HCPLive Network

ACR 2011: Learning the Importance of Sleep

James B. Maas, PhD, is a Cornell University professor who knows a heck of a lot about sleep and how it impacts our bodies. But this session focused less on how rheumatology was involved (although Maas did say it was up to rheumatologists to find the proper medication that would not impact their patients’ sleep patterns), and more on the general need for a proper night’s rest.
Maas’ accolades were well documented. He coined and defined the term “power nap;” he wrote New York Times best selling book about sleep based on endless amounts of studies. He has been featured on the Oprah Winfrey show to talk about his findings. And he is regularly involved with professional sports teams (the NBA’s Orlando Magic, NHL’s Philadelphia Flyers, and NFL’s New York Jets, to name a few) and individual athletes when it comes to teaching them proper sleeping habits that can help positively (and dramatically) improve their abilities.
But Maas clearly knows that, aside from teenagers and college students (who, aside from insomniacs and sleep apnea patients, have the worst sleep habits by far), health care professionals need help the most. When he asked the crowd what amount of sleep they get on a nightly basis (“raise your hand if you get 6 hours; 7 hours;” etc), a majority of the audience raised their hands during the 6- and 7-hour sleep questions. It doesn’t take a mathematician to realize that those numbers fall short of the recommended 8 hours of sleep adults are supposed to get each night. But, as the audience quickly found out, there is a nationwide sleep deprivation epidemic. Here are some of the statistics the lively and charismatic Maas rolled off:
  • Most people are moderately to severely sleep deprived—71% do not meet recommended 8 hours/night
  • 75% experience a sleep-related problem at least 3 days a week
  • 56 million prescriptions were written for sleeping pills last year, representing a 54% increase in the last 6 years
  • 33% of adults fell asleep at work last month
  • $66 billion were lost in productivity last year thanks to sleep-deprived employees
He went on and on with additional facts but the audience quickly got the gist of it: not many people are getting the necessary amount of rest. He also quickly rattled off some of the consequences of sleep deprivation: moodiness, grogginess, clumsiness, etc. He had a bevy of research to also back up what many of us probably already knew: not getting the proper amount of rest directly impacts our ability to learn and absorb the new pieces of information that we process in our day-to-day lives. The sleeping brain is highly active at night; a healthy night sleep not only helps to store the short-term information into areas out of brain that will essentially transfer it into long-term information, but it also regulates hormones and endocrine functions for general health.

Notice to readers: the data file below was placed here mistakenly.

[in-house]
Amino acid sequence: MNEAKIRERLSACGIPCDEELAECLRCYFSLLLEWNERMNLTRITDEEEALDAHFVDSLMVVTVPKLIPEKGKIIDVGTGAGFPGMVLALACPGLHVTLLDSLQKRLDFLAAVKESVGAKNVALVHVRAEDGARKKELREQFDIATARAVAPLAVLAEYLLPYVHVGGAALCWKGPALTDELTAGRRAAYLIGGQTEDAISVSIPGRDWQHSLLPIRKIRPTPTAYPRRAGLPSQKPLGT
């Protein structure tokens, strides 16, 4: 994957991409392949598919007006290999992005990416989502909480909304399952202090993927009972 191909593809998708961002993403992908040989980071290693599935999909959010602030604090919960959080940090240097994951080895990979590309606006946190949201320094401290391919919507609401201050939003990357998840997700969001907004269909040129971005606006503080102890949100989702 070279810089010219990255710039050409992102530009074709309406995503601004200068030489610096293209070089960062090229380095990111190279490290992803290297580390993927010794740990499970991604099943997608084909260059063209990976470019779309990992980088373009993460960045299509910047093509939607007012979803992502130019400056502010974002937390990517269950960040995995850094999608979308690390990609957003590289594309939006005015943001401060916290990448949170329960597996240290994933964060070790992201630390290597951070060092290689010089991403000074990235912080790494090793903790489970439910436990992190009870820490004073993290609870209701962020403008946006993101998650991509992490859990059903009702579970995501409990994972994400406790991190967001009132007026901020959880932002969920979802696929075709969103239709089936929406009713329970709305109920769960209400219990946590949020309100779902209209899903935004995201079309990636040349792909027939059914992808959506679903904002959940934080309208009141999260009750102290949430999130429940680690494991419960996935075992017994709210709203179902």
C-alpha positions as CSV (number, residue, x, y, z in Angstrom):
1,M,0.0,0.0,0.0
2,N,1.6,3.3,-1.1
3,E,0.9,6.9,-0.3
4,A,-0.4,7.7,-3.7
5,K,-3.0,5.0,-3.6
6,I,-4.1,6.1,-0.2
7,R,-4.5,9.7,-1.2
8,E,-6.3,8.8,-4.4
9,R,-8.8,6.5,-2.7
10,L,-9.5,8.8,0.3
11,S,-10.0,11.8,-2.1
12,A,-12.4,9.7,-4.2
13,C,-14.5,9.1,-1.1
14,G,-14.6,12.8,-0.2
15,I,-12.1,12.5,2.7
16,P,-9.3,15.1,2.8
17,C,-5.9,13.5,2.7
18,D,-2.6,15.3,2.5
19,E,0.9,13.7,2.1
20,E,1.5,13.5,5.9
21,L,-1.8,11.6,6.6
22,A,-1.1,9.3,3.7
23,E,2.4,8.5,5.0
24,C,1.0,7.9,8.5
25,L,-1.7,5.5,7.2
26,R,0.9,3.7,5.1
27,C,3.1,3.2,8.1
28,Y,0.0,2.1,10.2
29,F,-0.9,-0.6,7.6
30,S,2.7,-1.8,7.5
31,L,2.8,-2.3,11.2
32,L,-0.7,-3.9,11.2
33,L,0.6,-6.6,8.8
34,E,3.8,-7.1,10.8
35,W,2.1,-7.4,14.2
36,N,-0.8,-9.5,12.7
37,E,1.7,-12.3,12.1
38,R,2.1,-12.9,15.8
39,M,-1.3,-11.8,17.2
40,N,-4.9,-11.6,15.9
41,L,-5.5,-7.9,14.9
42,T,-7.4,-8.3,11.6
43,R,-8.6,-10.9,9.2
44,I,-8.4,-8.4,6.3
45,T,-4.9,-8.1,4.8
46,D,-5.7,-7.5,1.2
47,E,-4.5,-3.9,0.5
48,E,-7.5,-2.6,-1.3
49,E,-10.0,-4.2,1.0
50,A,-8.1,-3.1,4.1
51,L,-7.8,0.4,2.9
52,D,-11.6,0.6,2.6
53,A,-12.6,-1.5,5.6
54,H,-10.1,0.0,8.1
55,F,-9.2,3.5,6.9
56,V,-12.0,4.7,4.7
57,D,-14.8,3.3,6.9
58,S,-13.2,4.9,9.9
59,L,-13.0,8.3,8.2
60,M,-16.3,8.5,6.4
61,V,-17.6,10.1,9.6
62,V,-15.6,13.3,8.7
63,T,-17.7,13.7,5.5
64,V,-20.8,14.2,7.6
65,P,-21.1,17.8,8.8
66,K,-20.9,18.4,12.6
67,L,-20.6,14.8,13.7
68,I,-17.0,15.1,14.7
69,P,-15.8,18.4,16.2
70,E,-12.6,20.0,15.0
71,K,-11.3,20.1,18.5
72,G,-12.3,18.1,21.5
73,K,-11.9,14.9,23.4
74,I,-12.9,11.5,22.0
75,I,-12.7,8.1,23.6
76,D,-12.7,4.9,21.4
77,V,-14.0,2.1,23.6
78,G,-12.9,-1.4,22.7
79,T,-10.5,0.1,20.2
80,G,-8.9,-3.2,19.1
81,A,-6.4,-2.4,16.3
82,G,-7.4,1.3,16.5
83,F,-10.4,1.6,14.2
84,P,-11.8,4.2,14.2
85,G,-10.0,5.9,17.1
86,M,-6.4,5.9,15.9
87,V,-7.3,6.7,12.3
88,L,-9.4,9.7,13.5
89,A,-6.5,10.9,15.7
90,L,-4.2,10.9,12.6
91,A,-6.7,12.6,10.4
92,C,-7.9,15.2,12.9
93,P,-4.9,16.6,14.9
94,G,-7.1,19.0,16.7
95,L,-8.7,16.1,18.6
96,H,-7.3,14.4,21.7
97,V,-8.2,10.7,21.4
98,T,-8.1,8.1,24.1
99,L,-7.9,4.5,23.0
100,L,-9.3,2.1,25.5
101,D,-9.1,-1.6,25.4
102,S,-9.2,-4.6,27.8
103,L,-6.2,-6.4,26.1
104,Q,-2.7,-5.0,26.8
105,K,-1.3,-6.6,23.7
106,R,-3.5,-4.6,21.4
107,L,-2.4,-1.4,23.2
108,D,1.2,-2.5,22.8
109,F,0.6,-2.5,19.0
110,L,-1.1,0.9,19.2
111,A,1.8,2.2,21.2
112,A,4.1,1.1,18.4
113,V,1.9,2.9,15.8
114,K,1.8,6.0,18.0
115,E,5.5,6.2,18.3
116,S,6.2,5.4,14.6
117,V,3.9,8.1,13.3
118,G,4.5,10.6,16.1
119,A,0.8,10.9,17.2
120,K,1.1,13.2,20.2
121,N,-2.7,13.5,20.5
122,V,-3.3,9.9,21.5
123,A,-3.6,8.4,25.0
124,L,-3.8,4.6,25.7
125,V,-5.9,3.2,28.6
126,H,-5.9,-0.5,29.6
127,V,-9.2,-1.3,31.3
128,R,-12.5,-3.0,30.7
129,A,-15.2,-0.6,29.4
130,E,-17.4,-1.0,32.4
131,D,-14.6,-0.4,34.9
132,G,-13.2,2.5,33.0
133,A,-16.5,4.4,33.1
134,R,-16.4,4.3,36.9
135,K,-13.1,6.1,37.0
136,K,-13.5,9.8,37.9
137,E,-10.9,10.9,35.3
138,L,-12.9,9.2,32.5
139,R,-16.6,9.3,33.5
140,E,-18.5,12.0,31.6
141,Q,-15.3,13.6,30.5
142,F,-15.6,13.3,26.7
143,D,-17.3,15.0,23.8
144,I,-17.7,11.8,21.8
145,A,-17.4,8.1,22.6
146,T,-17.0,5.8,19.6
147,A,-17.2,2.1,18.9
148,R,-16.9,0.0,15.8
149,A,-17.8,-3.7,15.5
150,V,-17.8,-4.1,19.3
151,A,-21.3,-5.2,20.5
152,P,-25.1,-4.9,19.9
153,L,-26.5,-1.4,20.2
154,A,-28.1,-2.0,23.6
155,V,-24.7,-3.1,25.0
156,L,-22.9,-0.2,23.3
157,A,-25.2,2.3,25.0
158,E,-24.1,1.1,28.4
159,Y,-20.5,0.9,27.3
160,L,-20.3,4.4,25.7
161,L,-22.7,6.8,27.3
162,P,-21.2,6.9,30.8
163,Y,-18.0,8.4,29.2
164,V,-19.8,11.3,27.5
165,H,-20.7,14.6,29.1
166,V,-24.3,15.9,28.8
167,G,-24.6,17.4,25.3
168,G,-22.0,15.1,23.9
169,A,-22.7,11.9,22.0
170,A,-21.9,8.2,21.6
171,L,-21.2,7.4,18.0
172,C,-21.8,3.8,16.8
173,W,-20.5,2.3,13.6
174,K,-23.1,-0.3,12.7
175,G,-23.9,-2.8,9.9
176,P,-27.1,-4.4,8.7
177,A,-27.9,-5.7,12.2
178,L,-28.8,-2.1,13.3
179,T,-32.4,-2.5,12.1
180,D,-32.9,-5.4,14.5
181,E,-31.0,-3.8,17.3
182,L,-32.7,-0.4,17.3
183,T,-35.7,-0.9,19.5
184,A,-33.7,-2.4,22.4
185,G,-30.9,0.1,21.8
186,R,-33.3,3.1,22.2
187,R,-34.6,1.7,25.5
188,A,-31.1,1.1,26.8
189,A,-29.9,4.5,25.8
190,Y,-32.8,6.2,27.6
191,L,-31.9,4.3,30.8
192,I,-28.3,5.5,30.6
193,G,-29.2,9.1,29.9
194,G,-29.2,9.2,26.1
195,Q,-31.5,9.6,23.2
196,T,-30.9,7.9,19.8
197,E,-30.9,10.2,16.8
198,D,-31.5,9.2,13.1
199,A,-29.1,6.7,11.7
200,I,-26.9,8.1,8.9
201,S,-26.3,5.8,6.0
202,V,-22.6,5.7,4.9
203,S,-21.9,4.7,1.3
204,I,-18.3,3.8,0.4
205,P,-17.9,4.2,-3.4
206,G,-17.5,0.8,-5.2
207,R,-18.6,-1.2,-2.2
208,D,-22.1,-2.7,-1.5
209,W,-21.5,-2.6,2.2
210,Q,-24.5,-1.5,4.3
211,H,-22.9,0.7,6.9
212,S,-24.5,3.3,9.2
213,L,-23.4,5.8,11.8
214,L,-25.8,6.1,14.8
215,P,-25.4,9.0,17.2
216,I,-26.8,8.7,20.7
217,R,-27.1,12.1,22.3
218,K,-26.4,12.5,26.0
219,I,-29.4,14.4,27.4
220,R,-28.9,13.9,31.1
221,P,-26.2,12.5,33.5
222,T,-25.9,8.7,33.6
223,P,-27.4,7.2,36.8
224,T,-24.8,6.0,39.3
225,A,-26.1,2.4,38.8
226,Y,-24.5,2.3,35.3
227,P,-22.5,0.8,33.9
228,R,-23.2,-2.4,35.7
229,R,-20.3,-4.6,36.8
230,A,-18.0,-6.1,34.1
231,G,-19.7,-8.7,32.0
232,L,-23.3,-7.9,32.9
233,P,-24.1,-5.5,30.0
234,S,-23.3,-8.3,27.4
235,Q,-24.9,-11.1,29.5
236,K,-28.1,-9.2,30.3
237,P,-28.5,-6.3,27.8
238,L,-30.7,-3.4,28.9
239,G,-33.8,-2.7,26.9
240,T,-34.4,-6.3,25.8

Our brains have 5 patterns of sleep waves (most of us barely get 3) and those 4th and 5th waves are necessary to accomplish the above; if we are constantly robbing out brain of the sleep that can help maintain health, it puts us at risk for high cortisol, diabetes, periodontal disease, skin problems, obesity, and even cancer. “You can condition yourself to function on 5 hours of sleep a night, but you cannot condition it to be enough for your body,” said Maas.
Long story short: get some proper sleep. “People are always quick to criticize my advice and tell me that there’s too much to get done in a day and that they just don’t have time to get [8 hours of] sleep,” said Maas. “But what I tell them is that if they just abide by certain rules and rest their body, not only will they be able to accomplish everything they need to, but they will actually be so productive that they will have free time at the end of the day.” Here are some of Maas' tips:
  • It’s important to establish a schedule – go to bed and get up at the same time, even on the weekends
  • Get continuous sleep
  • No caffeine after 2:00 pm in afternoon (negatively impacts REM sleep)
  • No liquor within three hours of bedtime
  • Exercise will improve sleep (5-7 PM at night is the best time to exercise)
  • Set the bedroom stage – quiet, dark, cool, uncluttered
  • Get a good pillow for head, neck and spinal cord alignment
  • Limit television, computers, video games within hour of bedtime
  • Read something non work related
  • If you ctoss and turn for more than ten minutes, get up and read; you’ll fall asleep faster this way then trying to fight it
Maas’ presentation was supplemented with several hilarious multimedia clips to drive his point home, and his ability to command the audience was evident the whole time. The rousing rendition at the end would imply that many attendees will start taking their sleep more seriously; will you? 

The activity is not sanctioned by, nor a part of, the American College of Rheumatology.

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